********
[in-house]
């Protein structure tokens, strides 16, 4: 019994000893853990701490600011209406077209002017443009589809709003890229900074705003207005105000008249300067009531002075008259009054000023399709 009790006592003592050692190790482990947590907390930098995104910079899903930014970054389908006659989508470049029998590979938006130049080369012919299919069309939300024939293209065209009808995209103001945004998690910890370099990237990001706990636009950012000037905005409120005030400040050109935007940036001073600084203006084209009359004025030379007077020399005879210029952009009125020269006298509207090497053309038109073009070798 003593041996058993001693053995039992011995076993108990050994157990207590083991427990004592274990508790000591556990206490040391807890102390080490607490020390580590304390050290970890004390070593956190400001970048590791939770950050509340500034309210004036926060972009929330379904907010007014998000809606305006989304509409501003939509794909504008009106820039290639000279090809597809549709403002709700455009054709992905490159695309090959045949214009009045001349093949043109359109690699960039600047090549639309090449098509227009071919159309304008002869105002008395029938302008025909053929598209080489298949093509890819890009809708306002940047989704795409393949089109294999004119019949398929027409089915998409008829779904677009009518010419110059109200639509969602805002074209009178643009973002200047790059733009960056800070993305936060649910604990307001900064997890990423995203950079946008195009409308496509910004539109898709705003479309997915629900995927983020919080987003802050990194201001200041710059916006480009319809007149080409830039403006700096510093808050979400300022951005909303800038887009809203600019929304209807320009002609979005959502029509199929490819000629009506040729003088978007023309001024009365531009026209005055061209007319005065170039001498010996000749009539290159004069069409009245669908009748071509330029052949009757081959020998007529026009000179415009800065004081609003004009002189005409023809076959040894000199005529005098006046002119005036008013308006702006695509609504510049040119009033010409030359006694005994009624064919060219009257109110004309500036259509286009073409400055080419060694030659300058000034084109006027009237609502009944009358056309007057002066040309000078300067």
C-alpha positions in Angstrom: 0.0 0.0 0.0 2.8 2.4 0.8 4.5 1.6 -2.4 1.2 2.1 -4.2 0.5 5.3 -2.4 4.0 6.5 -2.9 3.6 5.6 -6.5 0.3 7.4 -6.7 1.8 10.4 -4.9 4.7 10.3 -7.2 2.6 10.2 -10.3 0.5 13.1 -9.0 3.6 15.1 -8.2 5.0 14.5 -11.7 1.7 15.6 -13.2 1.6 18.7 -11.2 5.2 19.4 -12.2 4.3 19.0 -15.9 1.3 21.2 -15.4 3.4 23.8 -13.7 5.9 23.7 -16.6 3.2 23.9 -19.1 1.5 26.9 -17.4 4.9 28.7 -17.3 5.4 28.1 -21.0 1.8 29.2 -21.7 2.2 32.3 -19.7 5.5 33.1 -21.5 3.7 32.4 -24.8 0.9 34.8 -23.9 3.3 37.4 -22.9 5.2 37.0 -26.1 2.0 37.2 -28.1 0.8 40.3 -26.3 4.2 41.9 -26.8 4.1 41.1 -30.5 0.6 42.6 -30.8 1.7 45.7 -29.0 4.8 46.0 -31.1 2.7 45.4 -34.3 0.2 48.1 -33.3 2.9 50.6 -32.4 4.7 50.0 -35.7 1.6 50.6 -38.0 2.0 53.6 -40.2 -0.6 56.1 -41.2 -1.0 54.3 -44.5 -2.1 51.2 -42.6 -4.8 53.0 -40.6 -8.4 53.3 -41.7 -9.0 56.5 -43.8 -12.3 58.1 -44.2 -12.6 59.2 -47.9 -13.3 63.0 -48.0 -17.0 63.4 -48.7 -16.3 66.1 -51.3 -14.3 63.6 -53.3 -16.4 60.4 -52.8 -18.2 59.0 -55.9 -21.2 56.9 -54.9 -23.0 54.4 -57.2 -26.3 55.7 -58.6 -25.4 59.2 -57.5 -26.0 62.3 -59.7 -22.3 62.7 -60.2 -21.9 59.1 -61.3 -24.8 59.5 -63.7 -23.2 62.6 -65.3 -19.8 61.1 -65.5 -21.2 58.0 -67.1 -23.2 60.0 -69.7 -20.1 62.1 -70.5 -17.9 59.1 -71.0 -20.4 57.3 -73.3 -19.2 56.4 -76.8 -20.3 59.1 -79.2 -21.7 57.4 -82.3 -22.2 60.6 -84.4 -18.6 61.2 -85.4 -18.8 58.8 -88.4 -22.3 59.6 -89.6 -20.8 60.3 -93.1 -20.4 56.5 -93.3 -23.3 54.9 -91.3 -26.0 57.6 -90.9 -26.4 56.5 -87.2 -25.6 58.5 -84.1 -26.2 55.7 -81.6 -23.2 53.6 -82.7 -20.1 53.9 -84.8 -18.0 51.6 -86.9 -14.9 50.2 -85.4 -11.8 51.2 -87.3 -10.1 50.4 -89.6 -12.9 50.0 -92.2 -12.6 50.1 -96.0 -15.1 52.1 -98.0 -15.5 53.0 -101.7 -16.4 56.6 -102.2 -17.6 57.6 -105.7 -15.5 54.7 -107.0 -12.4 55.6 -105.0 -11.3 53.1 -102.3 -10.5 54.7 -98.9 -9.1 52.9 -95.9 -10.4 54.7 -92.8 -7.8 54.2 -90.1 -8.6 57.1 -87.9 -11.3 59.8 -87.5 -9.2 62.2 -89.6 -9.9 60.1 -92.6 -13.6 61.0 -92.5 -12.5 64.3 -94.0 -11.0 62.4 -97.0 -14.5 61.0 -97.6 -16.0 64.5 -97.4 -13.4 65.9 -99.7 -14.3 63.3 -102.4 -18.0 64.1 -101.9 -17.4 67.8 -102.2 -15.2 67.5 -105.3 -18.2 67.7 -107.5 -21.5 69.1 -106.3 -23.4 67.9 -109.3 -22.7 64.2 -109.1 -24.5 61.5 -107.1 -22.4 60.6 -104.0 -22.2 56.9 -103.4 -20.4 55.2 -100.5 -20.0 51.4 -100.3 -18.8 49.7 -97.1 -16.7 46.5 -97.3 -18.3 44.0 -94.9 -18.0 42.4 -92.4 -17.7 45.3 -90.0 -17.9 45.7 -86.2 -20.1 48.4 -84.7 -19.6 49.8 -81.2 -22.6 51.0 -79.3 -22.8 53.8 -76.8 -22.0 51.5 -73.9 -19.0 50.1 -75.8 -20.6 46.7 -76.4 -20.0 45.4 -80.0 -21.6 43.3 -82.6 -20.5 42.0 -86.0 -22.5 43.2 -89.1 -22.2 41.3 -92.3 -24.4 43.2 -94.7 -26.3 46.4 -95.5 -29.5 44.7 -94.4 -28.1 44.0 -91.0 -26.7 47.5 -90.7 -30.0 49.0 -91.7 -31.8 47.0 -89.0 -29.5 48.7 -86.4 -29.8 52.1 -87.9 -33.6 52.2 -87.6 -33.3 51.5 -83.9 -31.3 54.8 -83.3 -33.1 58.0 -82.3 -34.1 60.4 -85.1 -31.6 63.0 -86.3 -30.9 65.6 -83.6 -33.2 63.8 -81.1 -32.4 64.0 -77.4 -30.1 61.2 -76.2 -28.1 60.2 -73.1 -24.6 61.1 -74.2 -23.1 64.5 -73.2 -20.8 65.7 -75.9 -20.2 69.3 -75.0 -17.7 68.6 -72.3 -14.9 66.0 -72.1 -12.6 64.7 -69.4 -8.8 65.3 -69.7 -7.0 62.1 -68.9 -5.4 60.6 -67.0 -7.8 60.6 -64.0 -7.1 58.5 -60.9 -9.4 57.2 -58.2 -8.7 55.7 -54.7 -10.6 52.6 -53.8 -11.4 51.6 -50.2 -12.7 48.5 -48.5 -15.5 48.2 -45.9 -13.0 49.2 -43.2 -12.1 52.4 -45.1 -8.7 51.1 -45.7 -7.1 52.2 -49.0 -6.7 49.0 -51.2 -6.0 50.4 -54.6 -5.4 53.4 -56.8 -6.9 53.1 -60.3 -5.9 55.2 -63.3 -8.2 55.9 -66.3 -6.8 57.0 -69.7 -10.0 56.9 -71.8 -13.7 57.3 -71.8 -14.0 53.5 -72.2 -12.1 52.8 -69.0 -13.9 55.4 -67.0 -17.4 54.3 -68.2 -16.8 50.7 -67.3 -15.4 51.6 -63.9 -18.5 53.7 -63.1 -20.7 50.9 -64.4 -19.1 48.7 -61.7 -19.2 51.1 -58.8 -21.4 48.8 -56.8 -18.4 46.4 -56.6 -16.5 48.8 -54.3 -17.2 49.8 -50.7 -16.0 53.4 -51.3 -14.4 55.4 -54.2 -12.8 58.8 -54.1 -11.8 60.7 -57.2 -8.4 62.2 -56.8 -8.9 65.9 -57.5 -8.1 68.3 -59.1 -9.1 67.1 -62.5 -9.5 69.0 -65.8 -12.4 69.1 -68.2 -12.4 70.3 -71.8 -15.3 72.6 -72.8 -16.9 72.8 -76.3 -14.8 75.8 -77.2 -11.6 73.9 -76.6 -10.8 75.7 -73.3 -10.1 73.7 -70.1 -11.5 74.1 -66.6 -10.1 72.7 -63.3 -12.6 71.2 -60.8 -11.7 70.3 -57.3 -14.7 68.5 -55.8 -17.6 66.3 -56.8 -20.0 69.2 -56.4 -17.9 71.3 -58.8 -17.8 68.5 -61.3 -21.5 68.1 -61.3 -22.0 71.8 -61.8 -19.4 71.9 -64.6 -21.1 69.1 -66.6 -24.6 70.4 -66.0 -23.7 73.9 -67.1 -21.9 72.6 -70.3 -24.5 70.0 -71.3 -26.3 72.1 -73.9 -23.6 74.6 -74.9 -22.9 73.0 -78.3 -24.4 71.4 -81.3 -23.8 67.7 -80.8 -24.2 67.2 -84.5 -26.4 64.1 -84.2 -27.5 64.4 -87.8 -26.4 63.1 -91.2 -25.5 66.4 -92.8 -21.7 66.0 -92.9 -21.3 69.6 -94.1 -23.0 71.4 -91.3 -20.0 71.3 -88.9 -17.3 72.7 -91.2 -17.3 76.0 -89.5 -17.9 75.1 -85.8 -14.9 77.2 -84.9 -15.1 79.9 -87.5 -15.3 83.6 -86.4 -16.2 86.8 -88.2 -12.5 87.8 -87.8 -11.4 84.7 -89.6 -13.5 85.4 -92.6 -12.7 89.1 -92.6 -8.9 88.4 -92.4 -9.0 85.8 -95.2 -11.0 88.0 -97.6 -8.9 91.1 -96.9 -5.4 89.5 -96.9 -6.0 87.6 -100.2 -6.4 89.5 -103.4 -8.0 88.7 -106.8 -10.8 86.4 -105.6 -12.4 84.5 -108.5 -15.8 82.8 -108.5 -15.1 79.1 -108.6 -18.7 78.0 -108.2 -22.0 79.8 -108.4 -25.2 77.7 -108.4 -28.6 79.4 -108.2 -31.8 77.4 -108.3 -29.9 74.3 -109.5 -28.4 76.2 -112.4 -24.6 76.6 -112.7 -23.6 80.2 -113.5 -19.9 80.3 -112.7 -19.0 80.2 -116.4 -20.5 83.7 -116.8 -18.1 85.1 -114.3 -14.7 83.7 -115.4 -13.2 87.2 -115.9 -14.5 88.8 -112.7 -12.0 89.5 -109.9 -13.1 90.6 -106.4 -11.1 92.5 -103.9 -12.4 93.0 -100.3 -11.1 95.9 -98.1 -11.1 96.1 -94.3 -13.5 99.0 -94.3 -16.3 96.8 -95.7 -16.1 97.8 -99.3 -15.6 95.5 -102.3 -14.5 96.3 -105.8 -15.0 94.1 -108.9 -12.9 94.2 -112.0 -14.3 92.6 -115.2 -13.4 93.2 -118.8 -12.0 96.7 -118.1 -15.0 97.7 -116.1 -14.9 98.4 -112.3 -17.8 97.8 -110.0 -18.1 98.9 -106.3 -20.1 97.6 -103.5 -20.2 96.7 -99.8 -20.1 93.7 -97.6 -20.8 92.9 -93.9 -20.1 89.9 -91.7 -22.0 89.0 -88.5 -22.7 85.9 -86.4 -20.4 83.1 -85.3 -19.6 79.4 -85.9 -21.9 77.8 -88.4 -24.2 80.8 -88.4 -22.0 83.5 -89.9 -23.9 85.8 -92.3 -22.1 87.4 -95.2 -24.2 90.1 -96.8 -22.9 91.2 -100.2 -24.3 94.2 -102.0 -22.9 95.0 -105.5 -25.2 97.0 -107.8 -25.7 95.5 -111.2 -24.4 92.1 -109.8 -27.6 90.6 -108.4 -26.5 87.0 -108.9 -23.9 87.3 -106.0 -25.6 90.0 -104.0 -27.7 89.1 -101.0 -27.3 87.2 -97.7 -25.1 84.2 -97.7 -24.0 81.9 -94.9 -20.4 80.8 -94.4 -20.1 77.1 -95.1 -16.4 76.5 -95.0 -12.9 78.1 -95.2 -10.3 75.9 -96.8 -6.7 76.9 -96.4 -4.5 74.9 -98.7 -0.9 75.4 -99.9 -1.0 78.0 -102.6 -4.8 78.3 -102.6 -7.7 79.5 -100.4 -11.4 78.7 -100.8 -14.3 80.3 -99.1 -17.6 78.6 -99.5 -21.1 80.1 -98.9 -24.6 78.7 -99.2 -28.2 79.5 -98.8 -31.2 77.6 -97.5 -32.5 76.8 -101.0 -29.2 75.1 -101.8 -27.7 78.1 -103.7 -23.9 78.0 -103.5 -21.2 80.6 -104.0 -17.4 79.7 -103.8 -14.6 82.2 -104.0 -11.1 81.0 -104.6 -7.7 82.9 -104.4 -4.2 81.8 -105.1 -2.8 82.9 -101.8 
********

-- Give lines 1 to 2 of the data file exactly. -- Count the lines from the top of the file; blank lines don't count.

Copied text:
[in-house]
């Protein structure tokens, strides 16, 4: 019994000893853990701490600011209406077209002017443009589809709003890229900074705003207005105000008249300067009531002075008259009054000023399709 009790006592003592050692190790482990947590907390930098995104910079899903930014970054389908006659989508470049029998590979938006130049080369012919299919069309939300024939293209065209009808995209103001945004998690910890370099990237990001706990636009950012000037905005409120005030400040050109935007940036001073600084203006084209009359004025030379007077020399005879210029952009009125020269006298509207090497053309038109073009070798 003593041996058993001693053995039992011995076993108990050994157990207590083991427990004592274990508790000591556990206490040391807890102390080490607490020390580590304390050290970890004390070593956190400001970048590791939770950050509340500034309210004036926060972009929330379904907010007014998000809606305006989304509409501003939509794909504008009106820039290639000279090809597809549709403002709700455009054709992905490159695309090959045949214009009045001349093949043109359109690699960039600047090549639309090449098509227009071919159309304008002869105002008395029938302008025909053929598209080489298949093509890819890009809708306002940047989704795409393949089109294999004119019949398929027409089915998409008829779904677009009518010419110059109200639509969602805002074209009178643009973002200047790059733009960056800070993305936060649910604990307001900064997890990423995203950079946008195009409308496509910004539109898709705003479309997915629900995927983020919080987003802050990194201001200041710059916006480009319809007149080409830039403006700096510093808050979400300022951005909303800038887009809203600019929304209807320009002609979005959502029509199929490819000629009506040729003088978007023309001024009365531009026209005055061209007319005065170039001498010996000749009539290159004069069409009245669908009748071509330029052949009757081959020998007529026009000179415009800065004081609003004009002189005409023809076959040894000199005529005098006046002119005036008013308006702006695509609504510049040119009033010409030359006694005994009624064919060219009257109110004309500036259509286009073409400055080419060694030659300058000034084109006027009237609502009944009358056309007057002066040309000078300067």